In this example, the returned Cat object, whose dog attribute is fully initialized, no longer requires additional operations from the database. Notice that we added an alias ("Cat") to indicate the target property path of the join. The same advance connection can also be used for collection classes, for example, if Cat has a one-to-many association to dog.
1sess.createsqlquery ("Select ID, NAME, BIRTHDATE, d_id, D_name, cat_id from CATS C, DOGS D WHERE c.id = d.cat_id")
2. Addentity ("Cat", Cat.class)
3. AddJoin ("Cat.dogs");

1.4 Returning multiple entities

So far, the result set field names are assumed to be consistent with the field names specified in the mapping file. If a SQL query joins multiple tables, the same field name may appear multiple times in more than one table, which can cause problems.

The following query requires the use of a field alias injection (This example itself will fail):
1sess.createsqlquery ("Select C.*, m.* from CATS C, CATS m WHERE c.mother_id = c.id")
2. Addentity ("Cat", Cat.class)
3. Addentity ("Mother", Cat.class)

This query is intended to return two cat instances per row, one for cat and the other for its mother. However, because their field names are mapped to the same, and in some databases, the returned field aliases are in the form of "C.id", "C.name", and they do not match the names in the mapping file ("ID" and "name"), which can cause a failure.

Duplicate field names can be resolved in the following form:
1sess.createsqlquery ("Select {cat.*}, {mother.*} from CATS C, CATS m WHERE c.mother_id = c.id")
2. Addentity ("Cat", Cat.class)
3. Addentity ("Mother", Cat.class)

This query indicates that the SQL query statement, which contains placeholders attached to hibernate injection field aliases, queries the returned entity

The {cat.*} and {mother.*} tags used above appear as shorthand for all properties. Of course you can also explicitly list the field names, but in this example we let Hibernate inject SQL field aliases for each attribute. The placeholder for the field alias is the prefix of the property name plus the table alias. In the following example, we get the cat and its mother from another table (Cat_log) by mapping the specified in the metadata. Note that we can even use property aliases in the WHERE clause if we want to.
1String sql = "Select ID as {c.id}, NAME as {c.name}," +
2 "BIRTHDATE as {c.birthdate}, mother_id as {c.mother}, {mother.*}" +
3 "from Cat_log C, Cat_log m WHERE {c.mother} = c.id";
5List loggedcats = sess.createsqlquery (SQL)
6. Addentity ("Cat", Cat.class)
7. Addentity ("Mother", Cat.class). List ();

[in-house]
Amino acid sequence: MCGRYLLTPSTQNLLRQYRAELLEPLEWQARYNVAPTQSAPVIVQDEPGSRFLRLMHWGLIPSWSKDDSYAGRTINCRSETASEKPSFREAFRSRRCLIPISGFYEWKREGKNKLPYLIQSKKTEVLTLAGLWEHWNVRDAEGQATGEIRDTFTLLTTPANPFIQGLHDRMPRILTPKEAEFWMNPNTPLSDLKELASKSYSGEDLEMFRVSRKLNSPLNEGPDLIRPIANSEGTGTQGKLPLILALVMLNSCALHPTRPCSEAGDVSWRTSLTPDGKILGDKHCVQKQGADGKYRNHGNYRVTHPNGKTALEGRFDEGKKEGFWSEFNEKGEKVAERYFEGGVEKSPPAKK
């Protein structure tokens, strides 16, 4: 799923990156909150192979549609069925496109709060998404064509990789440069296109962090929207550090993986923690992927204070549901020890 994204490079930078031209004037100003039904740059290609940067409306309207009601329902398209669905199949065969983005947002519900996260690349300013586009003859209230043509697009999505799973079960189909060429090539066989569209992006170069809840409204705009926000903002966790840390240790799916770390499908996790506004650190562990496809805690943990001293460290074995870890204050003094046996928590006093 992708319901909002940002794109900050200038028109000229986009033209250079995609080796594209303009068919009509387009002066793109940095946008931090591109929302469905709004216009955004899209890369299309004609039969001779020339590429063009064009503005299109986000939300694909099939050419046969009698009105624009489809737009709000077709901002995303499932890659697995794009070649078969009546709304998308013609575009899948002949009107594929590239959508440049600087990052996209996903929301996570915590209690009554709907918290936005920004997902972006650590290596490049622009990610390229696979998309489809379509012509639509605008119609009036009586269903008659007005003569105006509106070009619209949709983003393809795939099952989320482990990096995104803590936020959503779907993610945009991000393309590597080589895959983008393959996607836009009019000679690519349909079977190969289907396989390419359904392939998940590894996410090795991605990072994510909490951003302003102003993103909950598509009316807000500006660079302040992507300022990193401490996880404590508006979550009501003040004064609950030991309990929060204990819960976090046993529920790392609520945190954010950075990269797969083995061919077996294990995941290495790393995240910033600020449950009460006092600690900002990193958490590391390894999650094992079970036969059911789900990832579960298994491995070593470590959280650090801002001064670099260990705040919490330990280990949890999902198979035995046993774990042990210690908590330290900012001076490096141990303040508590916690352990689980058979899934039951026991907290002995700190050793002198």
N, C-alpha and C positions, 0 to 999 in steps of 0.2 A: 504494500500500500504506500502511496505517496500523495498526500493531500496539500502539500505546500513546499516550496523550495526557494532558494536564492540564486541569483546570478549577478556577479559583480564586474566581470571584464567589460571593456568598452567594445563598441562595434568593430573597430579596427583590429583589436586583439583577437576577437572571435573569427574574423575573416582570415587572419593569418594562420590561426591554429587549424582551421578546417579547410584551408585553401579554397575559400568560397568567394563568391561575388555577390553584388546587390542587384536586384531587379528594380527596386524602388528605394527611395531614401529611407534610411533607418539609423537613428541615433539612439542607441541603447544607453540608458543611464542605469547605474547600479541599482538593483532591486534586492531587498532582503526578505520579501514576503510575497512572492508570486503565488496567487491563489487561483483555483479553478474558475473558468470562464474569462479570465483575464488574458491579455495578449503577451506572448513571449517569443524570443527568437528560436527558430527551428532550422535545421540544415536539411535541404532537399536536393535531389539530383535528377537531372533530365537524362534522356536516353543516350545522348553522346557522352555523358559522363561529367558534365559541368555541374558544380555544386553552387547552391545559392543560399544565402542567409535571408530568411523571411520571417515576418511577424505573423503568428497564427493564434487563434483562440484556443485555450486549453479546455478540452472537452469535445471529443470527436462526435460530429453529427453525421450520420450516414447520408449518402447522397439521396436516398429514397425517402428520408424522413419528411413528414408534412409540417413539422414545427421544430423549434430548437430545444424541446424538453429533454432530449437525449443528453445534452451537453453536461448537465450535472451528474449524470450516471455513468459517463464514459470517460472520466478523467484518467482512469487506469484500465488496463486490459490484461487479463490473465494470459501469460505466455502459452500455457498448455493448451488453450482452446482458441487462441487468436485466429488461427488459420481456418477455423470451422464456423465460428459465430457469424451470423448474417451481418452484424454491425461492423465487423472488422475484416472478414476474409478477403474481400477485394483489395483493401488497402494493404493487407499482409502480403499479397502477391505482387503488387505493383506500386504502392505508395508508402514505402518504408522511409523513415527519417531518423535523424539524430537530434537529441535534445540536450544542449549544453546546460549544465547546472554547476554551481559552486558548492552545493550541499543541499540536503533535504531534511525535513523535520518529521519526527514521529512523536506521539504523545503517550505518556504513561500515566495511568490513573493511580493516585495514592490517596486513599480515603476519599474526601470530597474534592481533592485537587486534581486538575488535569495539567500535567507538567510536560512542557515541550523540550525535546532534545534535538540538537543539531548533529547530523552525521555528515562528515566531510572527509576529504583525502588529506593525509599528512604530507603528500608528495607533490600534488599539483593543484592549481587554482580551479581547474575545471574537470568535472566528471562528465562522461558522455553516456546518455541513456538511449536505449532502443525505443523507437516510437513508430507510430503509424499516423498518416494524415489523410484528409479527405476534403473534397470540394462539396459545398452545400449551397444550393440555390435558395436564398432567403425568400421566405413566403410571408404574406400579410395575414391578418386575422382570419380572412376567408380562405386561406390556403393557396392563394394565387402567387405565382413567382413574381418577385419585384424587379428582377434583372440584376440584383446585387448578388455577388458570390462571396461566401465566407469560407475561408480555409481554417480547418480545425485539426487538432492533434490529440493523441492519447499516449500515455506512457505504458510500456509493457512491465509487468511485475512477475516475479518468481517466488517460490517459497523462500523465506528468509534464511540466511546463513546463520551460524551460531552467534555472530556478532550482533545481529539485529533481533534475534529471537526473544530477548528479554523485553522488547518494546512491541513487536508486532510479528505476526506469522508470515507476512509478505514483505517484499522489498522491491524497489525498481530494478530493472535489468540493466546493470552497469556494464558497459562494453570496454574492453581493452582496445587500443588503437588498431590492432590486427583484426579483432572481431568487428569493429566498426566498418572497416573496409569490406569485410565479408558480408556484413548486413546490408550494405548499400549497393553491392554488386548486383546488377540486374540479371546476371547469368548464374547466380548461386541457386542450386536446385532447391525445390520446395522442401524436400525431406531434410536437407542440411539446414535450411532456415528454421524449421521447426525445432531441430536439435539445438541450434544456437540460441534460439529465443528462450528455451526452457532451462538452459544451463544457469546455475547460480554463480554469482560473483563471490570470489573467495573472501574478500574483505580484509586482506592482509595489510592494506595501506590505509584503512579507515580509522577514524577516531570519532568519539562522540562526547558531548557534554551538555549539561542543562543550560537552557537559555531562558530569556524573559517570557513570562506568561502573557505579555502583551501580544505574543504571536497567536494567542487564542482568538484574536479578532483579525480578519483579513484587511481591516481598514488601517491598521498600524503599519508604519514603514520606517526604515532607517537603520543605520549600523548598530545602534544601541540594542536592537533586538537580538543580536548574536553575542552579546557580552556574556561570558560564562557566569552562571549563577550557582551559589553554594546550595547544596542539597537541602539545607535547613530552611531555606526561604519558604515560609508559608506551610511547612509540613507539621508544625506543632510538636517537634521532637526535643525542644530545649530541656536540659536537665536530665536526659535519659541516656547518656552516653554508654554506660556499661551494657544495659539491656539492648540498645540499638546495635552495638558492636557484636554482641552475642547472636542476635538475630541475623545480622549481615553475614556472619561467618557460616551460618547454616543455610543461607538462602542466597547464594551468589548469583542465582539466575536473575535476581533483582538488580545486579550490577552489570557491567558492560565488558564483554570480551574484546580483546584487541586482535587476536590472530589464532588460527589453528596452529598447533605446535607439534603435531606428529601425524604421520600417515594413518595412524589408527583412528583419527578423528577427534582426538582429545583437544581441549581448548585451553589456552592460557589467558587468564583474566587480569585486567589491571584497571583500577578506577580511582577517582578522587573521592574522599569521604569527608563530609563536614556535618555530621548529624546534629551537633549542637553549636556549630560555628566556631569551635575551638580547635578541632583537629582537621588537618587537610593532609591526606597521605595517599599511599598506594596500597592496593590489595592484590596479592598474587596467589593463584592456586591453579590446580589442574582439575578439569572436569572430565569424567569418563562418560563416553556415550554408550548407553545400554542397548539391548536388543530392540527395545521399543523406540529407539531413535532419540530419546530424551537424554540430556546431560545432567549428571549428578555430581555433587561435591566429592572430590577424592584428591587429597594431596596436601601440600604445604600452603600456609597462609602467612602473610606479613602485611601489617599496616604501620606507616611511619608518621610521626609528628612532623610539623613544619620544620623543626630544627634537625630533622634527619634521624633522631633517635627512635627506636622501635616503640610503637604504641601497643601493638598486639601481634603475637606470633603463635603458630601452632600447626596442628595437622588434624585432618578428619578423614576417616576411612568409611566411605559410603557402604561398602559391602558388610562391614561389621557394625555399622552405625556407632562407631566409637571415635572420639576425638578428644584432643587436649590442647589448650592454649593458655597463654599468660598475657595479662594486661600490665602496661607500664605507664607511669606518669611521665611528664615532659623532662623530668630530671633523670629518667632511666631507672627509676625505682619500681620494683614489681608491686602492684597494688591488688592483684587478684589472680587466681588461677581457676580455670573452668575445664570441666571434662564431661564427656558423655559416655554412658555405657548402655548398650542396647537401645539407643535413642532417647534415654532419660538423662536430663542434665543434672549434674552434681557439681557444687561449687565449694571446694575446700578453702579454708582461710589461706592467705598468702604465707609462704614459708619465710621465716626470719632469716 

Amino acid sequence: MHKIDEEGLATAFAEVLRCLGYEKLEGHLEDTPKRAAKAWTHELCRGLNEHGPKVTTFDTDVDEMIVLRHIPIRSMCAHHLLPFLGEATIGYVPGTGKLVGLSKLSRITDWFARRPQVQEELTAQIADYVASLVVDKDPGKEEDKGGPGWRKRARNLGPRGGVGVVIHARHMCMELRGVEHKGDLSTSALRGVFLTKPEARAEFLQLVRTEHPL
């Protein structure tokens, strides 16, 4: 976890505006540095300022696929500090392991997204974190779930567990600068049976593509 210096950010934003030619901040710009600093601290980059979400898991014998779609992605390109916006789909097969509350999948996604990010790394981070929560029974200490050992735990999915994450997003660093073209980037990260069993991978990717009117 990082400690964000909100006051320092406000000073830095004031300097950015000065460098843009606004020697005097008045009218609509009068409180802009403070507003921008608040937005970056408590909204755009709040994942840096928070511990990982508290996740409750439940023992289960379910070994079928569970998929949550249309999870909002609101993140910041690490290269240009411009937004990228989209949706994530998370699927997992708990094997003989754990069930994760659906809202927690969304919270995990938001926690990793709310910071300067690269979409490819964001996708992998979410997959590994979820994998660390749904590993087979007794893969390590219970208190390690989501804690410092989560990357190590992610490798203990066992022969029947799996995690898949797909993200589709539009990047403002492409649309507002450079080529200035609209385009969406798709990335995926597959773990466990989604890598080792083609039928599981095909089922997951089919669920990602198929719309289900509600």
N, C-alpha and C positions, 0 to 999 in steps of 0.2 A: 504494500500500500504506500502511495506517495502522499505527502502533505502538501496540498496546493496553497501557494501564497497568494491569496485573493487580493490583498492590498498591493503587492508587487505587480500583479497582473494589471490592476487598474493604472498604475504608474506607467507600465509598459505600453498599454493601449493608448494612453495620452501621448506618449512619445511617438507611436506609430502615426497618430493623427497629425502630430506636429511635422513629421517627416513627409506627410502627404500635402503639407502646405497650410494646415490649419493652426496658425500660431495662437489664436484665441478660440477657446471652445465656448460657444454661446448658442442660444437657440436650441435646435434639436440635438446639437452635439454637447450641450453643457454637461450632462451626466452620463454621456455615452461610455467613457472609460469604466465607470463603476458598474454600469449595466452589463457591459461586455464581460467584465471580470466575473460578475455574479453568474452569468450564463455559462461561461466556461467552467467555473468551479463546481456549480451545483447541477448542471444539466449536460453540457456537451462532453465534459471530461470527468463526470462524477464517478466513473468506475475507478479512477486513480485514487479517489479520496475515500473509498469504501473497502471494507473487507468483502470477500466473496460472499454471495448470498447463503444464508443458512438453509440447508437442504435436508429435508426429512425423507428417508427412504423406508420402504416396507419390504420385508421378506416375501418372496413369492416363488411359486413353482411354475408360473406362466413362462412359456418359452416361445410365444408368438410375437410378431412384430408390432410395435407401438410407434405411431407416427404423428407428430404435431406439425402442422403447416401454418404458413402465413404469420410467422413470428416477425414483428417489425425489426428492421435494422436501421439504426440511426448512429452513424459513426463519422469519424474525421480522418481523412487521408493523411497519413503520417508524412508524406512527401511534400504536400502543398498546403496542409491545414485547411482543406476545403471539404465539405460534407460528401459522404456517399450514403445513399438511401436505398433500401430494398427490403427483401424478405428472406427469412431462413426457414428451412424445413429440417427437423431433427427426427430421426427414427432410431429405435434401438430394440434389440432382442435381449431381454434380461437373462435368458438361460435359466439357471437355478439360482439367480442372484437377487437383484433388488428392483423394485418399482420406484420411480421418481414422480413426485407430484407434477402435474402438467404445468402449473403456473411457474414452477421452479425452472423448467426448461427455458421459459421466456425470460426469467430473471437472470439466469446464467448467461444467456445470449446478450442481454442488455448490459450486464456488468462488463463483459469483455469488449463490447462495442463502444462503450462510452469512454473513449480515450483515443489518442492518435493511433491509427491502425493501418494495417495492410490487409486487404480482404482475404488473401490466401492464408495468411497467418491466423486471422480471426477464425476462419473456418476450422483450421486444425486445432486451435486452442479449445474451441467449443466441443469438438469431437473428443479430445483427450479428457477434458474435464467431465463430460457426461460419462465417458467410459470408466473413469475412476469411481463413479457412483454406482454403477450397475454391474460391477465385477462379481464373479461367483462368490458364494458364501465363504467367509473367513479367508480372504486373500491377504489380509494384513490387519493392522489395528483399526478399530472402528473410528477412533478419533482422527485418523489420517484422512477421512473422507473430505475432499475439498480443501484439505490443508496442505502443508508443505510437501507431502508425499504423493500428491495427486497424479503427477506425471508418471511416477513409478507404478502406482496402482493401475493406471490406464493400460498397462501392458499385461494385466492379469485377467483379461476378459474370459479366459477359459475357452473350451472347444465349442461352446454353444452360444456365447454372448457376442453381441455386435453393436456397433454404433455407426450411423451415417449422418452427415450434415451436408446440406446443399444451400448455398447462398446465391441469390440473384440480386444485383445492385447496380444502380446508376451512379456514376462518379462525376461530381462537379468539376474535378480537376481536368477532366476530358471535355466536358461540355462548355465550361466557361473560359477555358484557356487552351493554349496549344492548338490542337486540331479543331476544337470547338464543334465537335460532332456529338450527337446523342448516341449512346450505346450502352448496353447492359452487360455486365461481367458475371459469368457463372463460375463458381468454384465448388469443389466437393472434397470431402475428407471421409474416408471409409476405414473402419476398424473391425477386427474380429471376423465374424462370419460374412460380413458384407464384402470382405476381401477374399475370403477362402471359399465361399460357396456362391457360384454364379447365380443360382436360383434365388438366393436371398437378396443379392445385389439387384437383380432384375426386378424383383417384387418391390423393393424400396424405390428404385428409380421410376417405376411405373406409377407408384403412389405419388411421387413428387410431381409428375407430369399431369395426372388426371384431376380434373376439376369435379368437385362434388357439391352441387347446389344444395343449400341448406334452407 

1.4.1 Aliases and attribute references

In most cases, the above attribute injections are required, but in the case of more complex mappings such as composite attributes, inheritance trees through identifiers, and collection classes, there are also special aliases that allow hibernate to inject appropriate aliases.

The following table lists the different possibilities for using an alias injection parameter. Note: Aliases in the following results are examples only, and each alias requires a unique and different name when it is useful.
Aliases (alias injection names)
Description Syntax Example
Simple property {[aliasname].[ PropertyName] A_name as {item.name}
Composite property {[aliasname].[ ComponentName].     [PropertyName]} CURRENCY as {item.amount.currency}, VALUE as {item.amount.value}
Entity Detector (Discriminator of an entity) {[Aliasname].class} DISC as {Item.class}
All properties of entity {[aliasname].*} {item.*}
Collection key (collection key) {[Aliasname].key} ORGID as {Coll.key}
Collection ID {[Aliasname].id} EMPID as {coll.id}
Collection element {[Aliasname].element} XID as {coll.element}
property of the collection element {[aliasname].element.[ PropertyName]} NAME as {coll.element.name}
All properties of the collection element {[aliasname].element.*} {coll.element.*}
All properties of the collection {[aliasname].*} {coll.*}
1.5. Return to unmanaged entities
You can use Resulttransformer for native SQL queries. This returns entities that are not managed by hibernate.
1sess.createsqlquery ("Select NAME, BIRTHDATE from CATS")
2. Setresulttransformer (Transformers.aliastobean (Catdto.class))

This query specifies: SQL query string, resulting converter (result transformer)

The above query will return a list of catdto, which will be instantiated and inject the value of name and birthday into the corresponding attribute or field.

Transferred from: http://blog.csdn.net/yangqicong/article/details/6910740

Hibernate returns the processing of result sets using native SQL queries